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Socio-economics in the Basin: Human Development Indicators:

Health Indicators

   

Health indicators contribute a lot to the picture of human development in a country. They reflect, for example, how much income people can spend on health; how good their access to healthcare is; how much their country spends on healthcare and how educated people are concerning their health and wellbeing.

Health indicators contribute a lot to the picture of human development in a country. They reflect, for example, how much income people can spend on health; how good their access to healthcare is; how much their country spends on healthcare and how educated people concerning their health and wellbeing.

Life Expectancy at Birth

The "Life Expectancy at Birth" indicator measures the number of years a newborn infant would live if prevailing patterns of mortality at the time of its birth were to stay the same throughout its life. The development of the figures also reflects the successes of the countries in dealing with the HIV/AIDS pandemic.

Source:UN HDR 2011
( click to enlarge )

Prevalence of HIV

The prevalence of HIV in the four basin countries is, after decades of rise, finally going down. HIV continues, however, to wreak havoc on the population of Southern Africa. People living with HIV have an increased susceptibility to illness and are therefore more vulnerable. HIV-affected people living in impoverished conditions are even more exposed as malnourishment, poor sanitation, and lack of assess to clean water further increase vulnerability.

An interesting question: Why is (in all of the four countries) the (statistical) HIV prevalence in young women nearly three times as high as in young men? And: Are there really more women infected? Or are just more women diagnosed (during prenatal care or delivery)?

Source:UN HDR 2011
( click to enlarge )

Child Mortality

"Child Mortality" indicates the number of children per 1 000, who die before reaching age five. Annually, more than 10 million people worldwide die before their fifth birthday, and for every child that dies there are millions more living in the vicious cycle of poverty, malnutrition and disease. Developing countries account for 98% of child mortality deaths, and over half of those are in sub-Saharan Africa

All of the Orange-Senqu River basin states have achieved progress in reducing child mortality rates from 2000 to 2011. Botswana has made the most noticeable progress, which, to a large degree, can be attributed to anti-retroviral treatment and prevention of mother-to-child transmission. The progress in Lesotho is far less satisfactory – due, partly, to infrastructure reasons and poverty.

Source:UN HDR 2011
( click to enlarge )

Use of Improved Drinking Water Sources

"Use of improved Drinking Water Supply"’ is the percentage of the population, which uses an improved drinking water source.

Improved drinking water sources are by the WHO defined in terms of the types of technology and levels of services that are more likely to provide safe water than unimproved technologies. Improved water sources include household connections, public standpipes, boreholes, protected dug wells, protected springs, and rainwater collections.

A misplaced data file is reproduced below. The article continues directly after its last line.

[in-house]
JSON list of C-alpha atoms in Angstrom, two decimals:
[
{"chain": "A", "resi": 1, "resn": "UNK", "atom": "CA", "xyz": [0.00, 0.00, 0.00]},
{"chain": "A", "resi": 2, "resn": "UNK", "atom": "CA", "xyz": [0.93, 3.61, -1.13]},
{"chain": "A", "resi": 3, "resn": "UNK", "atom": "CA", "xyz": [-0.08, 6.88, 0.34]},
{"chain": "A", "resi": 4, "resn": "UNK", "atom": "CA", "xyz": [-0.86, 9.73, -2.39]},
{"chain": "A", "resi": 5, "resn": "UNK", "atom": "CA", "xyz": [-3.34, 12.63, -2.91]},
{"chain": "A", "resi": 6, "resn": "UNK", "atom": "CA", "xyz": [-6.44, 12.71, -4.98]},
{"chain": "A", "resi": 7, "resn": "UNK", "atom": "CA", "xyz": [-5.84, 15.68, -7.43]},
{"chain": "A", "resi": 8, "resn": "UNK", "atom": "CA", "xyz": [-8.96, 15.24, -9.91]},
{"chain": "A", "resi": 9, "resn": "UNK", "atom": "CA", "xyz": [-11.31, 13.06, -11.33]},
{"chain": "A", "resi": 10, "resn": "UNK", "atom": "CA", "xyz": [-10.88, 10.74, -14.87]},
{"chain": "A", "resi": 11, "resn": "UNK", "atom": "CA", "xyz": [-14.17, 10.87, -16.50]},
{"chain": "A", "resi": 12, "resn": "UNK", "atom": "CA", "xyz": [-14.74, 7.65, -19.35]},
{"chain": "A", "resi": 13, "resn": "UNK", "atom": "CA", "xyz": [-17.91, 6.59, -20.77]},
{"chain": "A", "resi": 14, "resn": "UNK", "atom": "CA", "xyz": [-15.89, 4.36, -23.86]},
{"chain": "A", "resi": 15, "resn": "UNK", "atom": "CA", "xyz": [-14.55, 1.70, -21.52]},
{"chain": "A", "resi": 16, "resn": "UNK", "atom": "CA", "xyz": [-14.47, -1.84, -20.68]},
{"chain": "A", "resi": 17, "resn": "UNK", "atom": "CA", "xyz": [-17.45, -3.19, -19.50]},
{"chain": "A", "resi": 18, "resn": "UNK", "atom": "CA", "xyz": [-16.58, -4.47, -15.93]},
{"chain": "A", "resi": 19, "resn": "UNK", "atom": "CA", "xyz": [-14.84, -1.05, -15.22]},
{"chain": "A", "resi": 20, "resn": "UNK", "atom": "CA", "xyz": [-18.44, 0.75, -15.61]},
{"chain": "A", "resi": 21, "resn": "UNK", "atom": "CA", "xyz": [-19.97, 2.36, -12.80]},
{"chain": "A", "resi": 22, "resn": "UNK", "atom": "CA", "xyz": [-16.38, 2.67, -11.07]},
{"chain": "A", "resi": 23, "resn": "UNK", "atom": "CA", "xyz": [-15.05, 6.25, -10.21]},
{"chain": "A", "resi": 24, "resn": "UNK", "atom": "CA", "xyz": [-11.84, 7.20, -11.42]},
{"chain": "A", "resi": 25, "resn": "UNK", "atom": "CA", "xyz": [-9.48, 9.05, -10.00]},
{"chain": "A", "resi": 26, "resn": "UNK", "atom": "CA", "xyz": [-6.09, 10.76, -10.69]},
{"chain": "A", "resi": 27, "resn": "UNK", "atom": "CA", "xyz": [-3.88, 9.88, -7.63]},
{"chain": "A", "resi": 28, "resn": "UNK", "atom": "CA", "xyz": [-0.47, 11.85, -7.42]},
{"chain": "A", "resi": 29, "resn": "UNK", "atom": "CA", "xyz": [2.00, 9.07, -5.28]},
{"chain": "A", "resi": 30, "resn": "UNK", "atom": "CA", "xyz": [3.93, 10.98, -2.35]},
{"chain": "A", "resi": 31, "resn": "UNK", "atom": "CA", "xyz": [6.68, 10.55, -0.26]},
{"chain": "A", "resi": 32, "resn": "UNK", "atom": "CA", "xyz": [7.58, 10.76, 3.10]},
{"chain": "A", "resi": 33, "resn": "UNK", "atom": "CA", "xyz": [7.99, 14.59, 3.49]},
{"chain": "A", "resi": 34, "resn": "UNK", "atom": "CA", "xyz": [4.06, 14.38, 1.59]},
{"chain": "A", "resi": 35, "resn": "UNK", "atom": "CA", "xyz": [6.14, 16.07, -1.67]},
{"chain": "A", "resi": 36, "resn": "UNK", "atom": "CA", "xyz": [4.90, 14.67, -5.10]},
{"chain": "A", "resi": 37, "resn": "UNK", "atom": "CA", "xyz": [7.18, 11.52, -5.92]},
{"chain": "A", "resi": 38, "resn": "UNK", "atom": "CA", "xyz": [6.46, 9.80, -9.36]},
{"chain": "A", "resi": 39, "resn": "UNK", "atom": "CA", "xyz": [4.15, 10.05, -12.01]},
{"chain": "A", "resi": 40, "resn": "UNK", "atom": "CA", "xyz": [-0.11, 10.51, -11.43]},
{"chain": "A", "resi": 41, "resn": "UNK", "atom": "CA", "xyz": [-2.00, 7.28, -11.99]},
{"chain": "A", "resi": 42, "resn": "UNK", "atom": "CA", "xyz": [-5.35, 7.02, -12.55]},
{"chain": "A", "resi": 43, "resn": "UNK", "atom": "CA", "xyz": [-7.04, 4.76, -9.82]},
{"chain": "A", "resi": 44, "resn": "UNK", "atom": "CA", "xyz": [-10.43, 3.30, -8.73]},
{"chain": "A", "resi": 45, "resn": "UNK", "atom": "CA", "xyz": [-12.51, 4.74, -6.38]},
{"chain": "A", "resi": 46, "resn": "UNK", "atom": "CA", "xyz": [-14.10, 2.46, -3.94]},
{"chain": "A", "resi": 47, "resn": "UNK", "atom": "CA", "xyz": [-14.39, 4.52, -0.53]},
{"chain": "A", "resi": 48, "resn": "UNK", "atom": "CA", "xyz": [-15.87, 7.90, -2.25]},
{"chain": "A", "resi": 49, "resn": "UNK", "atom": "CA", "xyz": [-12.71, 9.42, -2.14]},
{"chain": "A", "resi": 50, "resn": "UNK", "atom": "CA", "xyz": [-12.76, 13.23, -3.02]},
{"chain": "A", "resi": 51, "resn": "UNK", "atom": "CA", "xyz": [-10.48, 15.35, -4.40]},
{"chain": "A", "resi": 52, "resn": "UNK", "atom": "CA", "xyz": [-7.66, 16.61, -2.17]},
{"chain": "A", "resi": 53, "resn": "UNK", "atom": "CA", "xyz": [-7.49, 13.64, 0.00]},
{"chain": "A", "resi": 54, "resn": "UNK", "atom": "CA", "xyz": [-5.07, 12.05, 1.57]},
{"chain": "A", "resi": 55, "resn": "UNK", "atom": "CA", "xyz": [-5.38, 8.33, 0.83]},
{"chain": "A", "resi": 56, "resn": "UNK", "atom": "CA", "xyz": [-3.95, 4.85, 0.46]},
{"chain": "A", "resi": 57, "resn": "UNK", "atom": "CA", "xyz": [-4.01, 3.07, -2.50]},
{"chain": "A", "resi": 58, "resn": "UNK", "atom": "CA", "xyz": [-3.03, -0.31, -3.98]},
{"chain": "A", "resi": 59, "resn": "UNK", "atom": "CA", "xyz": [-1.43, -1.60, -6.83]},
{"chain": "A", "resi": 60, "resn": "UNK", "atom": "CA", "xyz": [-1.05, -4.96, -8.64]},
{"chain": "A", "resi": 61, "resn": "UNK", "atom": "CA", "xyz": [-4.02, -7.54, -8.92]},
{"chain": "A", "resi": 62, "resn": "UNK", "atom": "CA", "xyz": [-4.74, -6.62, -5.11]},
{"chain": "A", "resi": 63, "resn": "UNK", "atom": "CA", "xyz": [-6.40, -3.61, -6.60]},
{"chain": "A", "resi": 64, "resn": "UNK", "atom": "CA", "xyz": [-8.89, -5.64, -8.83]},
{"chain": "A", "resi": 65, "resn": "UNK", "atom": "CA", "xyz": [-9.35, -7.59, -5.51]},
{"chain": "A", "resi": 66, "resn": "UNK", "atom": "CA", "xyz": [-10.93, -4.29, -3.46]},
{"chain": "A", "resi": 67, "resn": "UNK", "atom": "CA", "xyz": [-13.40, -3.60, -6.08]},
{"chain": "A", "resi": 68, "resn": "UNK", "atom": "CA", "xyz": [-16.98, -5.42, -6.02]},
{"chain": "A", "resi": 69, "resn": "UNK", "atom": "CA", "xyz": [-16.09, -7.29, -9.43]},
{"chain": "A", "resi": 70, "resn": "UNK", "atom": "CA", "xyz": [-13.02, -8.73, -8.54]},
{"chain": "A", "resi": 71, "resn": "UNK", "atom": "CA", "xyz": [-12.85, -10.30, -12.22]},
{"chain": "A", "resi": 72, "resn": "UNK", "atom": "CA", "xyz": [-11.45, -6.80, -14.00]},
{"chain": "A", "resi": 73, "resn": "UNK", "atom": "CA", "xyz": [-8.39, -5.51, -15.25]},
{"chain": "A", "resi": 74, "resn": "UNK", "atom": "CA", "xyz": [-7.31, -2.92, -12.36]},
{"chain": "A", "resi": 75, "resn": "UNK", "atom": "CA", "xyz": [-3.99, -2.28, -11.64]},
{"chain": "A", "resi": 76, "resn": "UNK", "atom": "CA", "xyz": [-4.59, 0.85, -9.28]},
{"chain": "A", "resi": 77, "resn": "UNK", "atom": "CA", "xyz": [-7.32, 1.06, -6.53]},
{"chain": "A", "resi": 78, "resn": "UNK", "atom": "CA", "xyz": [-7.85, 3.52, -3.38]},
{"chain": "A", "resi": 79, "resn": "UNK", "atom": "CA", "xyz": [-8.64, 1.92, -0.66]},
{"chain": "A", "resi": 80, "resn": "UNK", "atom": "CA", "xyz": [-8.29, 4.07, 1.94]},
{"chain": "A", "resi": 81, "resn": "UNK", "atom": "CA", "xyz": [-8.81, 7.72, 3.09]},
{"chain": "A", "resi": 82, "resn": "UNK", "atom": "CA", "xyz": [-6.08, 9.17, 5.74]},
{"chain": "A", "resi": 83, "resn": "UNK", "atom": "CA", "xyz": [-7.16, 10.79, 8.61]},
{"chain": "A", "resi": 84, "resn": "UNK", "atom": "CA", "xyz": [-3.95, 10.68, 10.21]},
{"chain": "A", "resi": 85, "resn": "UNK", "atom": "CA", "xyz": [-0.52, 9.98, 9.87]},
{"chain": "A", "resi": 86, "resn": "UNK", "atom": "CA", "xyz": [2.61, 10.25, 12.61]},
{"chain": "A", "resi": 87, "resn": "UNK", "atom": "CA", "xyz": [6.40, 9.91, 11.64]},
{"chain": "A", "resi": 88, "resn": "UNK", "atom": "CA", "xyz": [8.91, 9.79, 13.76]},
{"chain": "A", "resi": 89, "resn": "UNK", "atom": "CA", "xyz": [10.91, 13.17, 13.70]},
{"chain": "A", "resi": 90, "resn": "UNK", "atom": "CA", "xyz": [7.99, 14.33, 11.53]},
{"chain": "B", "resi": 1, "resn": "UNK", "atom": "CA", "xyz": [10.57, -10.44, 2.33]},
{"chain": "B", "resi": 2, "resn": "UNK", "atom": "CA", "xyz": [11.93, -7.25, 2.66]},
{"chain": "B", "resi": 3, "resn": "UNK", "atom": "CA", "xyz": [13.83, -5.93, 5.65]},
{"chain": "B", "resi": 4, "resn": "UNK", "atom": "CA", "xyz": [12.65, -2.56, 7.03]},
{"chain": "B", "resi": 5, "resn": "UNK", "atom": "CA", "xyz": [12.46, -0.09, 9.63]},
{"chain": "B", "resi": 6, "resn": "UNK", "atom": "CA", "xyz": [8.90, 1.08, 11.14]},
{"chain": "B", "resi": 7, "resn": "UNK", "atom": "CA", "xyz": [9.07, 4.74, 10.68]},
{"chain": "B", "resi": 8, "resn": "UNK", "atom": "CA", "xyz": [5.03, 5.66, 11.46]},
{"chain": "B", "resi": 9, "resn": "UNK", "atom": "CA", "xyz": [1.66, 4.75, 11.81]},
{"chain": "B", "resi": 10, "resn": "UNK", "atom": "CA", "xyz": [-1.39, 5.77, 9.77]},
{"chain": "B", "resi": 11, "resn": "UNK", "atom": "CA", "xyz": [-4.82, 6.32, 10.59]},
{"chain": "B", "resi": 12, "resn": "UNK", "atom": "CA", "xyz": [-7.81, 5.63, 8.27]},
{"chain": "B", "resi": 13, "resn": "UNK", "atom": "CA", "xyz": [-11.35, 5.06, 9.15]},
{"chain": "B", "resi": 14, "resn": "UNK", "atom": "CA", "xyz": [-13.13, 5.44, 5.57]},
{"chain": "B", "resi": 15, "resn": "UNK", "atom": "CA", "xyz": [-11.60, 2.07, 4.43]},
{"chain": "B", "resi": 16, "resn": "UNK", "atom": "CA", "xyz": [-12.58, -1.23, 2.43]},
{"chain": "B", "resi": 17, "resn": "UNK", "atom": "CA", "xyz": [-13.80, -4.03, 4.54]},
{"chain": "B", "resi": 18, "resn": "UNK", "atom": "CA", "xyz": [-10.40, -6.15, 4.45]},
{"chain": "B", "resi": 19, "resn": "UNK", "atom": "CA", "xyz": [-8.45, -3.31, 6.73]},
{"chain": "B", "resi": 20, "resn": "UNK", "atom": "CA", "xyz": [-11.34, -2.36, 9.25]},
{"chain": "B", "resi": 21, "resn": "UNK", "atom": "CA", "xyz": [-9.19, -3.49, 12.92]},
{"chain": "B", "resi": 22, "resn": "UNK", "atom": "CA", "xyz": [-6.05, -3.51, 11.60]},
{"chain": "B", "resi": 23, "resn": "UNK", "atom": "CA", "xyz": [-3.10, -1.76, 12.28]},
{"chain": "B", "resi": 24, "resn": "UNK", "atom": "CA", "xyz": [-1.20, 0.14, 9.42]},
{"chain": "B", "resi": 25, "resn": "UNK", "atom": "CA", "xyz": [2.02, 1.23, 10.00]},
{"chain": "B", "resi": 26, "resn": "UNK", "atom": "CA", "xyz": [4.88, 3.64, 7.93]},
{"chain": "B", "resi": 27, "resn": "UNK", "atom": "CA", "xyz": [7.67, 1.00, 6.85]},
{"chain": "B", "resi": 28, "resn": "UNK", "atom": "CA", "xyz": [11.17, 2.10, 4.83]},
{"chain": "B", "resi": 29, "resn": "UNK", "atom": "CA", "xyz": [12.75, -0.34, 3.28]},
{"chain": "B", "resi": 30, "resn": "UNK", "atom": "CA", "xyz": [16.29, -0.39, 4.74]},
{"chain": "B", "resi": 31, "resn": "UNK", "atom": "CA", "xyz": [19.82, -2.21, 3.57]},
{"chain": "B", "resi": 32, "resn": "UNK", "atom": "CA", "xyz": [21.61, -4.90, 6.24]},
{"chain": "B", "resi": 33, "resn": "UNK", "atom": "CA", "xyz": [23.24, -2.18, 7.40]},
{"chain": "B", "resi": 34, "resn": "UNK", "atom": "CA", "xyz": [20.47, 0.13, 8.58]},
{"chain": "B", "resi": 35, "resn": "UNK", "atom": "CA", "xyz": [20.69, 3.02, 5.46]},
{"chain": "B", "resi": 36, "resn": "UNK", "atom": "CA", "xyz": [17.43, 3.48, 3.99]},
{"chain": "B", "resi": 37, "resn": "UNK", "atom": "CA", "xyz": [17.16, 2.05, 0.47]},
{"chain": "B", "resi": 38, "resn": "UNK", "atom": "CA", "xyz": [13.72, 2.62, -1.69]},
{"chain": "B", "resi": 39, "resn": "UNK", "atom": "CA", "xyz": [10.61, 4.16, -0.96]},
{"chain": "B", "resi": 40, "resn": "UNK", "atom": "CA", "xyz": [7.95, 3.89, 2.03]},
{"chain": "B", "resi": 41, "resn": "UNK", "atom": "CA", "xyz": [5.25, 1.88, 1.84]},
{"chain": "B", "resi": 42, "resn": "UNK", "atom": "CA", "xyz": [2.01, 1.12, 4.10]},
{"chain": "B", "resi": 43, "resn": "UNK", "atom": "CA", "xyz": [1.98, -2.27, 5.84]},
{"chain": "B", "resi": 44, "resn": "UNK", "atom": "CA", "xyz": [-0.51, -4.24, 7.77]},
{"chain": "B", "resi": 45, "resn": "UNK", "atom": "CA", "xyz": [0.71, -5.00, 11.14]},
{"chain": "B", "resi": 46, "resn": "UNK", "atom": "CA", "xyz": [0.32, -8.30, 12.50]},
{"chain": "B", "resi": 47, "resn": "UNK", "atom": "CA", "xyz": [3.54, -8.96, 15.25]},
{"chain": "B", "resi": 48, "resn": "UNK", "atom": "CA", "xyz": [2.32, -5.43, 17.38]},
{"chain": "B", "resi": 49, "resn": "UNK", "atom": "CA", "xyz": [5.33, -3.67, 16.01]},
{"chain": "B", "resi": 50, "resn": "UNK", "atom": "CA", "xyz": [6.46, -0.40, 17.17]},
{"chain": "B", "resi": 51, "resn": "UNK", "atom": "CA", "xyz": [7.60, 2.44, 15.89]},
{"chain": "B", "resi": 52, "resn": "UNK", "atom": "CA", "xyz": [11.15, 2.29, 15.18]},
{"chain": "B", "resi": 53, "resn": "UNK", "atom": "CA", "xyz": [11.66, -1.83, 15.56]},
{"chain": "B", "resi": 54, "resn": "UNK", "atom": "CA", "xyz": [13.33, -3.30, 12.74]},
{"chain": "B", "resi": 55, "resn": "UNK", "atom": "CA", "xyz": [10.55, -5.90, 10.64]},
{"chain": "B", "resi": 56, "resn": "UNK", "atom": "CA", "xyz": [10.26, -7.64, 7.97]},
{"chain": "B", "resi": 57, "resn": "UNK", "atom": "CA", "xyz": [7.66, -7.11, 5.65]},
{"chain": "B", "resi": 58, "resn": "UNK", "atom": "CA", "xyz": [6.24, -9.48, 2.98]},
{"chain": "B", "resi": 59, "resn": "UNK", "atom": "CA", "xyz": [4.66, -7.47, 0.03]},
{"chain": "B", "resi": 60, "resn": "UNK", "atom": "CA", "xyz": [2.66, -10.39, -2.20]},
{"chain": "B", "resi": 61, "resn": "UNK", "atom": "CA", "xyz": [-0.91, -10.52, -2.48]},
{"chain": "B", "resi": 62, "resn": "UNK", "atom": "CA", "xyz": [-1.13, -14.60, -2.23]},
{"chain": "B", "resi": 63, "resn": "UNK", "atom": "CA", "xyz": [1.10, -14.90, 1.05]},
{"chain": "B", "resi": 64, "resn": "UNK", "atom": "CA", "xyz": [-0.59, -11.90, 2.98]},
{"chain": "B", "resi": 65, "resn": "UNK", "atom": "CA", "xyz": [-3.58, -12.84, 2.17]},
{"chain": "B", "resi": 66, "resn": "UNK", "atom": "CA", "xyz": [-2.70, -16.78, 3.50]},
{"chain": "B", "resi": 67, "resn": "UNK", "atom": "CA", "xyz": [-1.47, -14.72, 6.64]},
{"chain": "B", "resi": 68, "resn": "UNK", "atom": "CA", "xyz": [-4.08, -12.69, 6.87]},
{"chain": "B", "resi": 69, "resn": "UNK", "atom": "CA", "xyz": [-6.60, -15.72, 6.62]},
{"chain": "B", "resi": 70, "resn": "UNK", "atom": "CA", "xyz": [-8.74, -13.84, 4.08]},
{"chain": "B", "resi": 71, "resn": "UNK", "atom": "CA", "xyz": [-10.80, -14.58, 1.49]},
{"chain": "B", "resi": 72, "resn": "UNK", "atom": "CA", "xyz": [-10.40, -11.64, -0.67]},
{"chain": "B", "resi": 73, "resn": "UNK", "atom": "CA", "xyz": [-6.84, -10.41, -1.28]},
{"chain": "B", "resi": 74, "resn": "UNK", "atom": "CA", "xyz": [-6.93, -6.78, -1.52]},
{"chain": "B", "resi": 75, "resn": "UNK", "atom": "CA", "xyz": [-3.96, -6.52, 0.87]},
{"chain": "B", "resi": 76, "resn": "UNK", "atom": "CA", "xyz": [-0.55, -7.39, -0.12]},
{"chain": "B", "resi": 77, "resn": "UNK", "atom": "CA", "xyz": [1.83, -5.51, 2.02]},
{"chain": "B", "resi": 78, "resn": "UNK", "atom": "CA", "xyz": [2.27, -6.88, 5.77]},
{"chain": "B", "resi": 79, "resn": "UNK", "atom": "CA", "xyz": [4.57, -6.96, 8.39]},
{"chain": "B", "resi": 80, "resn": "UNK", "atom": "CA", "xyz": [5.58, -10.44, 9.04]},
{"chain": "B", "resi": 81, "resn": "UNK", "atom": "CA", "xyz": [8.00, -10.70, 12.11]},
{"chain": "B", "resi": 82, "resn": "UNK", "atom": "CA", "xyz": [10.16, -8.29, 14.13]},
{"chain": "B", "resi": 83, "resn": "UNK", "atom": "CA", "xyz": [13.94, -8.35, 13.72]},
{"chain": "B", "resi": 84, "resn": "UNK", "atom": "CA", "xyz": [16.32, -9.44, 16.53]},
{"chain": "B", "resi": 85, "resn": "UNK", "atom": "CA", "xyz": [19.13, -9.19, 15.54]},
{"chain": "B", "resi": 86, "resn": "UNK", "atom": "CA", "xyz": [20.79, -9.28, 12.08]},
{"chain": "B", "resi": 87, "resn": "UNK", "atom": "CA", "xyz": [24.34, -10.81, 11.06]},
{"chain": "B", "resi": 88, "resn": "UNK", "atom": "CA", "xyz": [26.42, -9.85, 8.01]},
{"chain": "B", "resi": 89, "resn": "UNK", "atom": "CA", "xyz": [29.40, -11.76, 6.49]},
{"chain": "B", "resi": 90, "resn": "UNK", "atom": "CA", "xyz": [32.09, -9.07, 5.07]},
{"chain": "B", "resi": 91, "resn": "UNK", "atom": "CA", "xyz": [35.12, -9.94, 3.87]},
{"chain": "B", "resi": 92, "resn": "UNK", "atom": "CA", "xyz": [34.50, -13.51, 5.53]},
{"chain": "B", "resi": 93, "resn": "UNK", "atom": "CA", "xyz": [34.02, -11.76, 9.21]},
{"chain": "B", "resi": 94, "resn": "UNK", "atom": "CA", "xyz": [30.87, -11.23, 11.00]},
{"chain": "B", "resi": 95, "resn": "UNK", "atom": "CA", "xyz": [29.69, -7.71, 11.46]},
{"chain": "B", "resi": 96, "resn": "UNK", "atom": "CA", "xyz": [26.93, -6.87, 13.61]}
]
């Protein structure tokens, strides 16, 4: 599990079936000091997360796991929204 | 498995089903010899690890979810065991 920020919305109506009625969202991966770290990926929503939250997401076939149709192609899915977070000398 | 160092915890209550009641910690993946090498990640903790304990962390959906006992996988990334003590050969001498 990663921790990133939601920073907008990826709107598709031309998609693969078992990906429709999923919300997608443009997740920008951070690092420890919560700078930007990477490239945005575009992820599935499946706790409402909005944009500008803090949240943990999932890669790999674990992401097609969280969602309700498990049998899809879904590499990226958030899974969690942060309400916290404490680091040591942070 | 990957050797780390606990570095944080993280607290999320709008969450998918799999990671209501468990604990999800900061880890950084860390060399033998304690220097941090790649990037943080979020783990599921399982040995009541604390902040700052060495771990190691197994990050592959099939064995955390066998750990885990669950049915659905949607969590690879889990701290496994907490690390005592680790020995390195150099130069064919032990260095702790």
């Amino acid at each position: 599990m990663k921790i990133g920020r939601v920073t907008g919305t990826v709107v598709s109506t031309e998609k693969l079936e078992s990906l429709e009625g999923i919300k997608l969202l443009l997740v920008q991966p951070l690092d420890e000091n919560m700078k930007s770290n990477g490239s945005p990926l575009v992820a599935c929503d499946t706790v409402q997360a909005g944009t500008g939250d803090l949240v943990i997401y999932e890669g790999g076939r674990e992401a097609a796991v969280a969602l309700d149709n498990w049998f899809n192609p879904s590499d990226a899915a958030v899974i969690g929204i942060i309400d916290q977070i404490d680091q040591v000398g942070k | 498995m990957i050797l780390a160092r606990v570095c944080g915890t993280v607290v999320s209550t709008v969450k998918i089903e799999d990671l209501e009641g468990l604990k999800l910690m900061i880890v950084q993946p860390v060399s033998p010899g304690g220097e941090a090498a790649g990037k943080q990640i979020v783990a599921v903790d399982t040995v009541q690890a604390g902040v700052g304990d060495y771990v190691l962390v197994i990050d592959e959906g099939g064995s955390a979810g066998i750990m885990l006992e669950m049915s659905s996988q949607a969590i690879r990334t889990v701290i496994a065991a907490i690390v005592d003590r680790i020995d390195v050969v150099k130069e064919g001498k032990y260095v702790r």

Two of every five Africans lack access to improved drinking water sources, reflecting a continent-wide lag in the provision of water services to rural areas (UNEP 2008). Lack of access to safe and reliable water sources results in labour-intensive and time consuming collection of water.

Women bear the majority of the responsibility for gathering water and are required to travel long distances in search of water sources and takes away from other household and income generating activities. This journey to gather water often requires women to be in unsafe and hazard environments.

The lack of access to safe drinking water is caused by a number of environmental and political reasons and reflects in part the inability of governments to provide for satisfactory water and sanitation systems. The results of these failings include disease and health problems, and places severe limitations on economic development possibilities.

Within the countries of the Orange-Senqu River basin the percentage of the population with reasonable access to improved water sources in urban areas is high. Rural access, however, still lags far behind.

Source:UN HDR 2011
( click to enlarge )

Use of improved Sanitation Facilities

Use of "Improved Sanitation Facilities" refers to the percentage of the population with at least adequate access to excreta disposal facilities that can effectively prevent human, animal, and insect contact with excreta. Improved facilities range from simple but protected pit latrines to flush toilets with a sewerage connection. To be effective, facilities must be correctly constructed and properly maintained (World Bank 2008).

A comparison of the 2008 urban verses rural access to sanitation facilities illustrates the dichotomy between the standard of living in rural and urban areas. Only 17% of the rural population in Namibia has access to improved sanitation facilities making it one of the lowest in the world.

Source:UN HDR 2011
( click to enlarge )

 

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